Guest Post By: Cemal Sagnak
With the Launch of the Sony A7s the company is offering 3 almost identical Cameras with a different Sensor design for matching Customer needs. This is unique and brings the Consumer into the conflict selecting from 3 Full Frame sensors to match his personal need. You can select between the resolution King A7r with 36mp and the moderate and affordable A7 with 24mp or the new Low Light Monster A7s.
It’s a clear trend driven by the technology leaders Nikon and Sony to launch Cameras which became “night vision devices”. Maybe it’s a Trend requested by the Users but maybe, “because they can”.
After a strong trend towards increasing megapixel the trend goes to achieve higher image quality by downsizing to enhance the low-light capability on the cost of resolution.
Low Light Monster Hitting The Mainstream
We had those cameras for years in the professional segment like the Nikon D4 with 16MP. The latest Innovation by Nikon used a slightly modified sensor and more affordable Retro Body called Nikon Df. Many expected it with a 24 MP sensor but came out with “only” 16 MP , a resolution which is more common in APSC than in Full Frame Cameras.For a while it was the King of the night until the new “Lord of the darkness”, the Sony A7s with just 12 MP was launched. I followed the initial reaction by claiming the 12 MP is not state of the Technology today, but what is the state of the Technology ,or better say the state of the Art and how many pixel does someone really need.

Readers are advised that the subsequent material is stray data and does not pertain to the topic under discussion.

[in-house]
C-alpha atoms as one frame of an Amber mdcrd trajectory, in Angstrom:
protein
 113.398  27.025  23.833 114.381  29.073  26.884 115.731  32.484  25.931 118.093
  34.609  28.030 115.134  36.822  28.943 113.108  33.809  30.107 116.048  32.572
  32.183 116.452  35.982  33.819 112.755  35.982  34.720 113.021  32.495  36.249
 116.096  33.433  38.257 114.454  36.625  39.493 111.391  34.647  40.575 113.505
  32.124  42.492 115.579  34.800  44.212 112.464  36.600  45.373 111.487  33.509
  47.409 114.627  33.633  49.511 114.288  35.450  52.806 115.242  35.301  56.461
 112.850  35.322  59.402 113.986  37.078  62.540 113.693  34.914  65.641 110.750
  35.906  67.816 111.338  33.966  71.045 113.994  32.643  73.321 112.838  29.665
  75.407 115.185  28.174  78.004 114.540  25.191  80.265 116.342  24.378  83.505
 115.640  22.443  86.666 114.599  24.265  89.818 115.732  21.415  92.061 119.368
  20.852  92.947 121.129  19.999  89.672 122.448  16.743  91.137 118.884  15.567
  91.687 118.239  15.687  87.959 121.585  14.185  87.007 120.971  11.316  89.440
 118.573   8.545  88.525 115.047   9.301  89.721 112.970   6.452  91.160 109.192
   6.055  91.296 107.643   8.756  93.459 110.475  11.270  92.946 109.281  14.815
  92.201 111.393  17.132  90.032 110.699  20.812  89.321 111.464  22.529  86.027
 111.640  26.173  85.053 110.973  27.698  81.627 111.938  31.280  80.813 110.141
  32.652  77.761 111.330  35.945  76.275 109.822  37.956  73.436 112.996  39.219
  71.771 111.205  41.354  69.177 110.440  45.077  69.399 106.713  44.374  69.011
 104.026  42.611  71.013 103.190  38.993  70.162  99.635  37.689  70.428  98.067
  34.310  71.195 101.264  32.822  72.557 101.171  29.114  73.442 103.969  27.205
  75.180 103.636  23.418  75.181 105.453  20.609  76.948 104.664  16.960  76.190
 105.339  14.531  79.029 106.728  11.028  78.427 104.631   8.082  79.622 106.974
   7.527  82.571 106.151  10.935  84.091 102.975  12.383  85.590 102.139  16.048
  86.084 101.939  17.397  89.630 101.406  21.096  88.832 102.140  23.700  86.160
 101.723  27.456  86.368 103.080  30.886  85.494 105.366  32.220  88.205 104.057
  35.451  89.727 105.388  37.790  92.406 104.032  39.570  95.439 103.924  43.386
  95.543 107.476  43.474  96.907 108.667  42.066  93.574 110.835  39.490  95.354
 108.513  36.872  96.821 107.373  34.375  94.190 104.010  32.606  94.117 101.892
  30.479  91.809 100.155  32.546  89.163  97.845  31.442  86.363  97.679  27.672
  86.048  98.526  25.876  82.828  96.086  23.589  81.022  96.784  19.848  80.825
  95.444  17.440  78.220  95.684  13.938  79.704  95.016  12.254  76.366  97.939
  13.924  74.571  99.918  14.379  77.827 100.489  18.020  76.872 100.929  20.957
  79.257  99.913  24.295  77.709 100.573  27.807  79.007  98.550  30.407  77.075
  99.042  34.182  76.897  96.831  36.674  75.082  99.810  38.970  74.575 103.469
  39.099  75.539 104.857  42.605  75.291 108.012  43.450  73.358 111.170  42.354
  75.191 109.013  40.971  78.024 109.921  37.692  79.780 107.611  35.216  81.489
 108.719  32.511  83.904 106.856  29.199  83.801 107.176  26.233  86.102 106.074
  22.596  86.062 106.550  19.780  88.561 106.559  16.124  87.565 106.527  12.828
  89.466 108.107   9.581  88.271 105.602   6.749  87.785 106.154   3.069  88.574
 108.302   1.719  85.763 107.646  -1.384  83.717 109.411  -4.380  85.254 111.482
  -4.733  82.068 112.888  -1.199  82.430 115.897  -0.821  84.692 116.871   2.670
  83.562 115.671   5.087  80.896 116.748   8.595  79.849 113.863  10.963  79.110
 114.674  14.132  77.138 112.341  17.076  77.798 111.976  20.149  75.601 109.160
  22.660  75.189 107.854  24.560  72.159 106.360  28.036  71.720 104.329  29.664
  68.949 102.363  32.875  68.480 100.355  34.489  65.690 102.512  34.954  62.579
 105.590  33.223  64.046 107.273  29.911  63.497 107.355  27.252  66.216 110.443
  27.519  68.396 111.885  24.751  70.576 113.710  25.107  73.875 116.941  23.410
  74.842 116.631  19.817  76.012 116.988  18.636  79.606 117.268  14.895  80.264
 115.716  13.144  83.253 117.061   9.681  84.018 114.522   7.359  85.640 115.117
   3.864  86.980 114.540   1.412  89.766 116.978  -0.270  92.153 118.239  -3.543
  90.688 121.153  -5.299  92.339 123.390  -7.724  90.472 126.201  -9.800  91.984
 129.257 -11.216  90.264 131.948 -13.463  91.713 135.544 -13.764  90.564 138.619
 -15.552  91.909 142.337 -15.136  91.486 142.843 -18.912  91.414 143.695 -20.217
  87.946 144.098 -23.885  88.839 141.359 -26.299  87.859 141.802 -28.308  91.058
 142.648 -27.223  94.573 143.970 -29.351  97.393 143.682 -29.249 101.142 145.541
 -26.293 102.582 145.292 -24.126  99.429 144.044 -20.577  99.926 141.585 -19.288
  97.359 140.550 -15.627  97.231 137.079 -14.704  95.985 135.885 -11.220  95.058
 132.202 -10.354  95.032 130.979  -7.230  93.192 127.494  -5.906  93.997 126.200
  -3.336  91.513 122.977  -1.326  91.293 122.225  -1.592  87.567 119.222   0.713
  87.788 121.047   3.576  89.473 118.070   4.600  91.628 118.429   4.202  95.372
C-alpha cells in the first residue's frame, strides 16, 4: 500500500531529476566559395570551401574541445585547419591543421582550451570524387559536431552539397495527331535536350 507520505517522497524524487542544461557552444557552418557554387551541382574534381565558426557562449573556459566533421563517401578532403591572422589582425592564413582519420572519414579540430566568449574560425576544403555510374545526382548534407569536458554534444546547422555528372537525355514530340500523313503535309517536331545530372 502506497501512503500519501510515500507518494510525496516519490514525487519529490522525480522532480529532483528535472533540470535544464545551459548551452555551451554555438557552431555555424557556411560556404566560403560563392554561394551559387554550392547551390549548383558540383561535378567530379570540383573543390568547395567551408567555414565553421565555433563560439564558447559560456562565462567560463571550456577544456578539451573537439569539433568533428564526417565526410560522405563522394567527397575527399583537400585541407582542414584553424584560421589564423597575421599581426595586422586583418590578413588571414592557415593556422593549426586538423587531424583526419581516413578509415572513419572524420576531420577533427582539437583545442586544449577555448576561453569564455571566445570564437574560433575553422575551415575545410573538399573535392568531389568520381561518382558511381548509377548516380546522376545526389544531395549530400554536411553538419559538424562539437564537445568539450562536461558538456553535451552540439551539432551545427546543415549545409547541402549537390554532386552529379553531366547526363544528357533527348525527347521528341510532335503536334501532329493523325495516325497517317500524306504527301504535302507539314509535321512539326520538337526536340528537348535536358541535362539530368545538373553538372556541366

Decreasing the amount of pixels, allows manufacturer to build larger photosites which are better capable of capturing light.
Let’s do some maths and just a little physics. When we compare size and megapixel , an APS-C with 16 MP Camera would have similar sized of Pixel as compared to a FF Sensor with 36 megapixel. Now taking this to the next level would mean you are more than doubling the pixel size if you have 16 MP on a FF camera , and even bigger with the Sony A7s.
Pixelsize comparison :
Nikon D4 - 7.3µ
D800 - 4.9µ
Nikon D7000 - 4.8µ